• The creation of an expedited approval process for “breakthrough therapies” — drugs that are both developed using biomarkers and used to treat serious or life-threatening ailments.
  • A requirement that the FDA notify Congress two months in advance of the Agency’s planned release of any guidance or draft guidance document related to the regulation of laboratory-developed tests.

We look forward to continuing to work with FDA to improve the complex regulatory process for personalized medicine and accelerate adoption new personalized treatments.

Progress in Cancer Highlighted by NEJM Retrospective; Turning the Tide Conference to Catalyze Comprehensive Dialogue on How to Sustain Cancer Innovation

June 8, 2012

In honor of the New England Journal of Medicine’s (NEJM’s) 200th Anniversary, the journal examined how medicine has evolved over the last two centuries, looking in particular at oncology diagnosis, prevention, and treatment. But while there has been tremendous progress in cancer, questions remain:  Where do we go from here?  And how do we get there in an era of immense fiscal discipline?  These are questions that we plan to address on Tuesday at our conference, Turning the Tide Against Cancer Through Sustained Medical Innovation.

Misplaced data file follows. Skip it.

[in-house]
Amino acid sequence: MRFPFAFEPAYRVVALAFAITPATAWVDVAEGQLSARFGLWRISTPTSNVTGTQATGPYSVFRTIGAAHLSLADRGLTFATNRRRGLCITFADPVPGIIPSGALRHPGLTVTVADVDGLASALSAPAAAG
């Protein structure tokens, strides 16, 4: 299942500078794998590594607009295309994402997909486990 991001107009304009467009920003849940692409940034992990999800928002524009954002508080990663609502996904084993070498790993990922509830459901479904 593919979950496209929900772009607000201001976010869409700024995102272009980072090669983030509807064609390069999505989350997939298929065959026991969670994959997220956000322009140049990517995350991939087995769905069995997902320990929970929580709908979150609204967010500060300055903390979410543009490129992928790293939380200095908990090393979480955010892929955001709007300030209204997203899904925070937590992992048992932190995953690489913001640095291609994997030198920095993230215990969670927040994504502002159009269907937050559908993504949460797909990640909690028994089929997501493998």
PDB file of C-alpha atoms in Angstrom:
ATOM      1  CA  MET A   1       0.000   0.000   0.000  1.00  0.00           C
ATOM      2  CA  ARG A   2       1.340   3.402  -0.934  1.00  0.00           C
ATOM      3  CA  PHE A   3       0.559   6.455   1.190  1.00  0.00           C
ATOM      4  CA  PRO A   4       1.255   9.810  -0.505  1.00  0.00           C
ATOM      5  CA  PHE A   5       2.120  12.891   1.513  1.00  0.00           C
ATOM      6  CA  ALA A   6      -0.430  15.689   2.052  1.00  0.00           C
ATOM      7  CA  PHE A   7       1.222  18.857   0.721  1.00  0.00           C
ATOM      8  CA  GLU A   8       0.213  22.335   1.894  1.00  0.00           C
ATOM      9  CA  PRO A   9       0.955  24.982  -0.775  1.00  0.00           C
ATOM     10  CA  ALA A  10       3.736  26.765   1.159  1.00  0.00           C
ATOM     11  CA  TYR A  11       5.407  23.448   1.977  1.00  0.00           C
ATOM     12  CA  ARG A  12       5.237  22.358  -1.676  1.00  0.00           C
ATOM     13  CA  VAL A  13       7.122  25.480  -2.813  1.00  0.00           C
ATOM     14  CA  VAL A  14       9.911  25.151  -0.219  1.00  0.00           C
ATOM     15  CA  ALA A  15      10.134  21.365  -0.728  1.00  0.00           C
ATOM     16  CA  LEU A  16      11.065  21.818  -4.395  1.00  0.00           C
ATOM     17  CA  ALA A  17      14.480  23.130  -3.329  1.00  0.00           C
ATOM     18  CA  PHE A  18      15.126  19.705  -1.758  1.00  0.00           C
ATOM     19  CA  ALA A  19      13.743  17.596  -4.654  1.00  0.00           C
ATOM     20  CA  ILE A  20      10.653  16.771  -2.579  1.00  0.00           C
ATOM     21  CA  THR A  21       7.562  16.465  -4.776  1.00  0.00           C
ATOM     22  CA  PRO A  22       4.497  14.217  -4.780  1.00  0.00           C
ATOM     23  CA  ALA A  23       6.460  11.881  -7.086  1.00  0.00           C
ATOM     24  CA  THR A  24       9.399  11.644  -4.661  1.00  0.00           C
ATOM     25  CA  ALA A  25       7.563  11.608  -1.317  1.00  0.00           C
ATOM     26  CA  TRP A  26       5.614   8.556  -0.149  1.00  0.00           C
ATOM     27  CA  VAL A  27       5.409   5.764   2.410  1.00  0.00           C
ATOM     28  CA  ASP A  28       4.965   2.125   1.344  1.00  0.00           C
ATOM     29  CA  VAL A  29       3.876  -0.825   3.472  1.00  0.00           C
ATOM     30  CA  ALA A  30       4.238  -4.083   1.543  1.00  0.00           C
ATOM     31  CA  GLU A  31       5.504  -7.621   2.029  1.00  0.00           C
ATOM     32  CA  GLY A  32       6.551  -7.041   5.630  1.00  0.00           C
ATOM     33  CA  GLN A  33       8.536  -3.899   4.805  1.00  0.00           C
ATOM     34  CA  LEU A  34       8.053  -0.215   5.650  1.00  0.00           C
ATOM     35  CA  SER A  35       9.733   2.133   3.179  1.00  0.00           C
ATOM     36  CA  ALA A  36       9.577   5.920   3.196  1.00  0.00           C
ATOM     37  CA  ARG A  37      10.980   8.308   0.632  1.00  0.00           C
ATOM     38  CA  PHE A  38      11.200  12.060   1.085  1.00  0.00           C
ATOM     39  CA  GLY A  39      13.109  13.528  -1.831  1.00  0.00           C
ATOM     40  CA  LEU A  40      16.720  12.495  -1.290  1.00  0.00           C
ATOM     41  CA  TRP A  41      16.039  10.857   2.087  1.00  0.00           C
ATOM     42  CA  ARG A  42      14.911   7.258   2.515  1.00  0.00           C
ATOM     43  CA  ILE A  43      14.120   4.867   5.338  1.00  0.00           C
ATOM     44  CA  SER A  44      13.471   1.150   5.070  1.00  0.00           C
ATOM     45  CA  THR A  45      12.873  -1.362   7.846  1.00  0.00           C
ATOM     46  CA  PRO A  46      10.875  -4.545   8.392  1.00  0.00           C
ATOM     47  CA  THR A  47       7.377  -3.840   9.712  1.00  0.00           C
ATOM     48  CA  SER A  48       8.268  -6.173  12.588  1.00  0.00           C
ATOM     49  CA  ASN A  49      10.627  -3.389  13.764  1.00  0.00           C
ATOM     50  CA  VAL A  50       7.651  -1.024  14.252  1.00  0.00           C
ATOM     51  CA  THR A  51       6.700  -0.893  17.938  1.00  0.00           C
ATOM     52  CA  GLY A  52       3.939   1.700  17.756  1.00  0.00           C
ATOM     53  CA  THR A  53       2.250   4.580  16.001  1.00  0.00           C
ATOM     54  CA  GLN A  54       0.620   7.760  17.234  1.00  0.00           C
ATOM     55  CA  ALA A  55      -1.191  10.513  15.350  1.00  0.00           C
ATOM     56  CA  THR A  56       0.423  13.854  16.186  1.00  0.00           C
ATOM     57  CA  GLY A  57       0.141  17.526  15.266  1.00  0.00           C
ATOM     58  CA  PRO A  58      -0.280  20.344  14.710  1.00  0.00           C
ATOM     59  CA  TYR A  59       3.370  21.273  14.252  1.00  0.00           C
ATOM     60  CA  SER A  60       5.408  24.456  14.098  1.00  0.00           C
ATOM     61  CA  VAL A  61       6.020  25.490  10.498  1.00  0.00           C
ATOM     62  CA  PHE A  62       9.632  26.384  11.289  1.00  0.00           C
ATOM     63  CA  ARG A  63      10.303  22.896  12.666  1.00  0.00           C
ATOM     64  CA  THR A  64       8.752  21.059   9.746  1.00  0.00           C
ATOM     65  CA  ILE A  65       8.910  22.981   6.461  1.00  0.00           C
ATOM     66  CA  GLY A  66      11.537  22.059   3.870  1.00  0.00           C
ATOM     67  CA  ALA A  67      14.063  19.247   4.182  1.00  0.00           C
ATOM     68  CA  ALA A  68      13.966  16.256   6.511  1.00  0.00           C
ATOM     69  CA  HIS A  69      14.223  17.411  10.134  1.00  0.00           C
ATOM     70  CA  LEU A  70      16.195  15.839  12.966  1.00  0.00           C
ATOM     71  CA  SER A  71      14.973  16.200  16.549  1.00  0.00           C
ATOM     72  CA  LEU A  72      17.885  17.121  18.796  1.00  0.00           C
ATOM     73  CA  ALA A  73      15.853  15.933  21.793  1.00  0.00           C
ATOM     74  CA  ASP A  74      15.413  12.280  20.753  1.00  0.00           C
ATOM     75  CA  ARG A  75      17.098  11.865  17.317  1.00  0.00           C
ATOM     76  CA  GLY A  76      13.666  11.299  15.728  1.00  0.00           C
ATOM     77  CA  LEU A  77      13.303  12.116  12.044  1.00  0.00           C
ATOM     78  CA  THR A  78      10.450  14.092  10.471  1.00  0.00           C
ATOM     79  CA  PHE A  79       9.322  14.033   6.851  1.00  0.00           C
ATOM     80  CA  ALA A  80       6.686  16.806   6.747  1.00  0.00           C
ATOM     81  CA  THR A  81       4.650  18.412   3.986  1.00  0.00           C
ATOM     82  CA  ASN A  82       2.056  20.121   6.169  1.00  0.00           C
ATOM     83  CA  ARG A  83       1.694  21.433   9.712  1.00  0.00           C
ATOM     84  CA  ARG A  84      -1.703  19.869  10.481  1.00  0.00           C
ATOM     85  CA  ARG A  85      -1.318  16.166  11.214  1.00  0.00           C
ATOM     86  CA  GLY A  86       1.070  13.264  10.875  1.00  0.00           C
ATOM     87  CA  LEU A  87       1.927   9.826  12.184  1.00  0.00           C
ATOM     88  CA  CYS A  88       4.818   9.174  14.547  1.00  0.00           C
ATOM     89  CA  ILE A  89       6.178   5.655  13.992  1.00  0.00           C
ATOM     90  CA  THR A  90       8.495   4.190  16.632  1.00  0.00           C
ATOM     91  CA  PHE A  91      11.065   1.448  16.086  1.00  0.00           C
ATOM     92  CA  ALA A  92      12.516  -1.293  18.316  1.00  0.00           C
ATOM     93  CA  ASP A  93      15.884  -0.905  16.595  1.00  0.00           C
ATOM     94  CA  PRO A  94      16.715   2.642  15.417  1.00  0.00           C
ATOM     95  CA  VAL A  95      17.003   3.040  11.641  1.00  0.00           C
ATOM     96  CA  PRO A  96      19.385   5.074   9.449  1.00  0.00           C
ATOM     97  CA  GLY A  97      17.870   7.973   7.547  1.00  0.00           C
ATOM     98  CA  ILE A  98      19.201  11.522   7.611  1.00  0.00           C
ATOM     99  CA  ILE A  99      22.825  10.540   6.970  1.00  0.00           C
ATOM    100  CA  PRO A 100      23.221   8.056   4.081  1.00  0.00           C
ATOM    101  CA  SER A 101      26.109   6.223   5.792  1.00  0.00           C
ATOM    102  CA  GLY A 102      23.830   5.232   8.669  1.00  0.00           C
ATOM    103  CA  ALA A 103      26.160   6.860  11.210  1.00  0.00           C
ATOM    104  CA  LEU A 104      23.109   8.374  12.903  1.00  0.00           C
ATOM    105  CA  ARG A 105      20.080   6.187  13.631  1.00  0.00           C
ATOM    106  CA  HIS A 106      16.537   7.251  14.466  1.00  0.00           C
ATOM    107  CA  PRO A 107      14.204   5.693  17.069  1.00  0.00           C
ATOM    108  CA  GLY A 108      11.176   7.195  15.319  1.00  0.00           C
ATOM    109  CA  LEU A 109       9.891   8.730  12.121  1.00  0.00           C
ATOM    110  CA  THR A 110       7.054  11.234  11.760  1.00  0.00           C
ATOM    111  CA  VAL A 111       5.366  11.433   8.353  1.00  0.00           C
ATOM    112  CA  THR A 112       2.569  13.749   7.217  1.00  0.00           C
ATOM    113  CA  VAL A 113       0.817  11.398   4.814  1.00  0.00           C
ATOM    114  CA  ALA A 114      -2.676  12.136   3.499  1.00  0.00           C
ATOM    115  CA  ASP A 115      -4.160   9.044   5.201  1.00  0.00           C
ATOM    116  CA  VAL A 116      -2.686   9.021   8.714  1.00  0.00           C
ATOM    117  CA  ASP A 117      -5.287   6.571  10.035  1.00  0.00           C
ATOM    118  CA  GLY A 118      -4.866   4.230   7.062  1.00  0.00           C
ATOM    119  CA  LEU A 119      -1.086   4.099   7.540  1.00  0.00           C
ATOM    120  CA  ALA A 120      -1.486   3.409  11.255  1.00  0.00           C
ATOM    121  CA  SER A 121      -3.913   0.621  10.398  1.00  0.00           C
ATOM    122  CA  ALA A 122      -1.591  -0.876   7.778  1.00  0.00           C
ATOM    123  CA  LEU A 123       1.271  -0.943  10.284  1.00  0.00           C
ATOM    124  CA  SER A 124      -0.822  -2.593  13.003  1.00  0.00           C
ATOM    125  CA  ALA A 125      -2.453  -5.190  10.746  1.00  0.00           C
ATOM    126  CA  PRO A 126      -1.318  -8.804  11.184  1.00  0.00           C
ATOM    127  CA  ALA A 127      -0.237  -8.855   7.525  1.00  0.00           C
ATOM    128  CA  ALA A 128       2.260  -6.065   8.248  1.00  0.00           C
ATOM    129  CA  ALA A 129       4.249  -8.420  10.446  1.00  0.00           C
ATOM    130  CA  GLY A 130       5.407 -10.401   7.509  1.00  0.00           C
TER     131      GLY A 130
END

In a similar vein to what Siddhartha Mukherjee, M.D., a special guest speaker at the conference, lays out in his book The Emperor of All Maladies: A Biography of Cancer, the authors of the NEJM article “Two Hundred Years of Cancer Research” provide a timeline of major discoveries and advances in cancer research and care.

They show how each milestone is built on the ones that came before it and trace the evolution of cancer progress from the early efforts to control the disease through surgery, advances in radiation, chemotherapy, and the targeted therapies that are redefining cancer treatment today.

The underlying science that made these treatment advances possible takes years to translate into clinical benefits for patients, but the original investments pay off. Our understanding of the genetic basis of cancer became possible only after decades of work on the basic biology of DNA beginning in the 1940s and 50s, but it was not until after the sequencing of the human genome that researchers were able to begin to translate genetics knowledge into new medicines.

Genetic understandings of cancer have led to breakthrough new medicines such as Xalkori® (for non-small cell lung cancer) and Zelboraf® (for melanoma) and more targeted therapies are on the way.  A new report issued by the Pharmaceutical Research and Manufacturers of America (PhRMA) found that there are 981 new medicines and vaccines for cancer in development today, many of which are likely to be personalized medicines.

Tomorrow’s progress in cancer therapies and treatment approaches depend on today’s policy makers recognizing the need for policies that holistically support cancer research and innovation.  In advance of next week’s conference, a Discussion Paper “Sustaining Progress Against Cancer in an Era of Cost Containment” coalesces the views of the conference advisory committee and other leading cancer experts about new models for cancer innovation, how to define value in cancer care, and how policy can support continued progress against cancer.